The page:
By Robert Galvin
Ellen Ripley is one of the most-famous, most-heroic, and downright most bad-ass characters in science fiction history — fighting off (and mostly defeating) the hang-toothed, chest-bursting, acid-dripping killing machines in the “Alien” films before sacrificing herself into a pit of fire, being reincarnated through strands of DNA and ultimately becoming part-alien herself.
And, in the beginning, Ellen Ripley was a man.
Ridley Scott, director of the first “Alien” in 1979, made the historic decision to change the role of Ripley from its male origins (Allen vs. Alien?) to the female protagonist that jump-started the career of Sigourney Weaver — who reportedly won the role over Meryl Streep (imagine Streep saying, “We’ll go step by step and cut off every bulkhead and every vent until we have it cornered, and then we’ll blow it the f--- out into space.”)
Gender-switching was not entirely new territory — Rosalind Russell famously turned the role of Hildy from the classic farce “The Front Page” into a wisecracker of her own making in “His Girl Friday” — but there was something about Ellen Ripley that should have signaled that some traditional casting mandates are best left to history.
And yet, like the aliens themselves, they keep rearing their ugly heads.
Consider the situation in Bend, where the Cascades Theatrical Company’s community production of the stage musical version of “9 to 5” was handed the equivalent of a cease-and-desist order because it swapped the role of a secondary character from man to woman.
The supporting role of “Joe,” an office worker with a crush on one of the three leads, became “Jo” — not for the intent of making a political or social statement, the Cascades troupe said, but because they simply didn’t have enough qualified men try out for the show.
This change found its way to Music Theatre International (rights holder for “9 to 5”), which said that “Joe” could be played by a woman — with one stipulation.
“The problem is that in the contract, it says that we can’t change pronouns, and we can’t change gender, basically,” CTC business manager Howard Huskey told the Bend Bulletin. “If a woman’s going to do a man’s role, they have to dress as a man, keep the name of the man and play the role as a man.”
In community theater, as in deep space, no one can hear you scream.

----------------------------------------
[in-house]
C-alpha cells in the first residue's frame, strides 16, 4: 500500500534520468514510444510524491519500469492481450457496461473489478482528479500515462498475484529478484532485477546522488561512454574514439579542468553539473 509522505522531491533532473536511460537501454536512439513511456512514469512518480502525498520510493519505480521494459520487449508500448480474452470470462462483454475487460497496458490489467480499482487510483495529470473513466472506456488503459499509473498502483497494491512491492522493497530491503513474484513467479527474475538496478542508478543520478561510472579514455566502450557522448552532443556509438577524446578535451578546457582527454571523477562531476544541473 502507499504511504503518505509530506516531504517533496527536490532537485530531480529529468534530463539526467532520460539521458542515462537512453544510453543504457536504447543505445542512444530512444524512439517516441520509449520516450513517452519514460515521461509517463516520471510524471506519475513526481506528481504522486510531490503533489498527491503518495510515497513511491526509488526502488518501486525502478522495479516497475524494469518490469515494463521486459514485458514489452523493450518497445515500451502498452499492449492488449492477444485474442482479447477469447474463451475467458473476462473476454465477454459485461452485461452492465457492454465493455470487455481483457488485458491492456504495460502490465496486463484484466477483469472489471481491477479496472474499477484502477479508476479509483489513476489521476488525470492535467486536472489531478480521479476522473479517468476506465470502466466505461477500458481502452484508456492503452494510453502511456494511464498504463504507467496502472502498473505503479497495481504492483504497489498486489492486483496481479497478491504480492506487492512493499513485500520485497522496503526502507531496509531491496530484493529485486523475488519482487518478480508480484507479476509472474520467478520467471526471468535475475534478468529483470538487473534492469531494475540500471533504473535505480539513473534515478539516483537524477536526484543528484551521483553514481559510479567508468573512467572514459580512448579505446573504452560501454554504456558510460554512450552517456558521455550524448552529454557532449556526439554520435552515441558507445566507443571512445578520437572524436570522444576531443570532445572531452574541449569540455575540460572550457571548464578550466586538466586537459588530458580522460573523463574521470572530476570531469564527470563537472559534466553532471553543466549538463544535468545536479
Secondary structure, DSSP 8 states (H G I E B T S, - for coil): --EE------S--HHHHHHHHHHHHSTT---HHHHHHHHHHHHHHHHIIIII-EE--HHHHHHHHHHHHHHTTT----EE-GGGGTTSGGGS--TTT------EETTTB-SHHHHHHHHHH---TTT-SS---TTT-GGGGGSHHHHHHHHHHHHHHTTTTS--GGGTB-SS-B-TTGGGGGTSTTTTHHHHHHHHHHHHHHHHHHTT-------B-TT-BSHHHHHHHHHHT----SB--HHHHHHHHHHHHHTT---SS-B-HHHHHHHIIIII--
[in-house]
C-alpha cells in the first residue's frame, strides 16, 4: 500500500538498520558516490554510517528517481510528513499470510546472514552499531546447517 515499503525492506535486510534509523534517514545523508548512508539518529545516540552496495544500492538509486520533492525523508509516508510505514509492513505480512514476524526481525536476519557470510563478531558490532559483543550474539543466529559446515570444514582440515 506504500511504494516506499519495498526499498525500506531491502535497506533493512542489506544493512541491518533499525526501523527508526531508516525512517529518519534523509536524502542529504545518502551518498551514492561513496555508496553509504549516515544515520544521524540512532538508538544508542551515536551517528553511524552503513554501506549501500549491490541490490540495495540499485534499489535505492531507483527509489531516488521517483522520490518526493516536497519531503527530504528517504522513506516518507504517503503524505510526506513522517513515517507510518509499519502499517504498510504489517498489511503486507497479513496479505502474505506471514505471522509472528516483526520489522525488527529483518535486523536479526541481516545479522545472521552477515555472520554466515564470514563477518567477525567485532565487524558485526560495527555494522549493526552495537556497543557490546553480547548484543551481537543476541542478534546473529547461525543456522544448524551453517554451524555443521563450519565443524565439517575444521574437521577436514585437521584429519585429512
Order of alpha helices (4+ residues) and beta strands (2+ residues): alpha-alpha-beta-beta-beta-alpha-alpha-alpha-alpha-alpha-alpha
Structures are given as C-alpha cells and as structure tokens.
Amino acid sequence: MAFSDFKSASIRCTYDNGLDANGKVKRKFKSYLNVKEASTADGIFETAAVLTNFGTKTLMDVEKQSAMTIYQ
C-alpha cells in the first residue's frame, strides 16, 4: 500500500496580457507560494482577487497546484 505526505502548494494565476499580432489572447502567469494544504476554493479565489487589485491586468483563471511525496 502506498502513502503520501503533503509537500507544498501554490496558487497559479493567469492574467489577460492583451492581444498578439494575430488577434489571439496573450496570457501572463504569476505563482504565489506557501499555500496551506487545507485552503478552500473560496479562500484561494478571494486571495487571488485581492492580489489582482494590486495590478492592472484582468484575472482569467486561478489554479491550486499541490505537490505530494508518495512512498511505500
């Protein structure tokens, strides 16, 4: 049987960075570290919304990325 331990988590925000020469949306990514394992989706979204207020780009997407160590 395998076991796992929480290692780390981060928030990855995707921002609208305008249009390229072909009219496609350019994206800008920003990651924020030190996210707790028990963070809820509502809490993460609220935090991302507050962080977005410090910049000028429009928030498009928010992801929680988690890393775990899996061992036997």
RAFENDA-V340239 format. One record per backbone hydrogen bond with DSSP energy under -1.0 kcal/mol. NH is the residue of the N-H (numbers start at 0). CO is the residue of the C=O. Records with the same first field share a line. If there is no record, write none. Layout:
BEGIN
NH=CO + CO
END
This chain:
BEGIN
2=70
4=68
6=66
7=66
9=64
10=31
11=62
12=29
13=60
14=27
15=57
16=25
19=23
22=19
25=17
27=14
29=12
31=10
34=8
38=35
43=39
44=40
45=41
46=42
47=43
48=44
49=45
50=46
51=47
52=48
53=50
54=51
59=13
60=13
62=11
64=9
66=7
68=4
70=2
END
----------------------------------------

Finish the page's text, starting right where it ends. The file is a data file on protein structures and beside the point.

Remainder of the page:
Still, the Bend “9 to 5” kerfuffle notwithstanding, theater is a more welcoming avenue for progressive experimentation — the long history of reimagined productions has created such a foundation. Movies, however, are an entirely different kettle of fish that’s opening up a new can of worms.
The 2016 remake of “Ghostbusters,” for example, came under fire from fans of the original and some members of the media for featuring four women leads. The attack included an abusive and racist Twitterstorm targeting co-star Leslie Jones.
It’s a fate that was discussed, but didn’t hinder, this summer’s “Ocean’s 8” — a female-driven reboot of the “Ocean’s 11” franchise that earned favorable reviews and has made more than $200 million worldwide.
The difference between the two could come down to source material. “Ghostbusters” was a cultural touchstone that was an original concept, while the “Oceans” series was a re-telling of a 1960 film featuring a similar all-star cast — and is seen more as a spin on a familiar story.
The “Ocean’s 8” success would seem to lay the groundwork for next year’s release of “The Hustle” starring Anne Hathaway and Rebel Wilson — a remake of 1988’s “Dirty Rotten Scoundrels” with Michael Caine and Steve Martin which itself was an updated version of 1964’s “Bedtime Story,” featuring David Niven and Marlon Brando.
Now, it’s long past the point that any card-carrying member of the entertainment writers’ society would have followed the unwritten rule about gender casting — and mentioned that in Shakespeare’s time, men played all the roles because women weren’t allowed to be on the stage.
There, I mentioned it I’m sure it will save me a demerit down the line.
But as long as we’re talking about de Vere’s mouthpiece, consider that our own adventurous Oregon Shakespeare Festival has had no qualms about breaking through those glass curtains under the leadership of Artistic Director Bill Rauch.
We’ve seen women portray Falstaff and Julius Caesar, and enough gender-swapping in the comedies to bring a tear to the eye of Julie Andrews’ Victoria even when she wasn’t passing herself off as Victory doing a stage act as Victoria.
And, of course, this season has seen OSF taking that most American of musicals — “Oklahoma!” — and showcasing it as an LBGTQ+ production that has the blessing of the estates of Messrs. Rodgers and Hammerstein.
And to be sure, this wasn’t being done because OSF was lacking in qualified men to cast.
There have been some grumbles from those either betraying their own biases or lamenting the lack of respect for “traditional” productions; but overall, OSF’s “Oklahoma!” has been more than O-K in the eyes of the theater-going public — proving once again that clearing the cobwebs out of a closed mind begins with opening your eyes.
Mail Tribune senior designer Robert Galvin, who’s still baffled by “Glen or Glenda?” can be reached at firstname.lastname@example.org.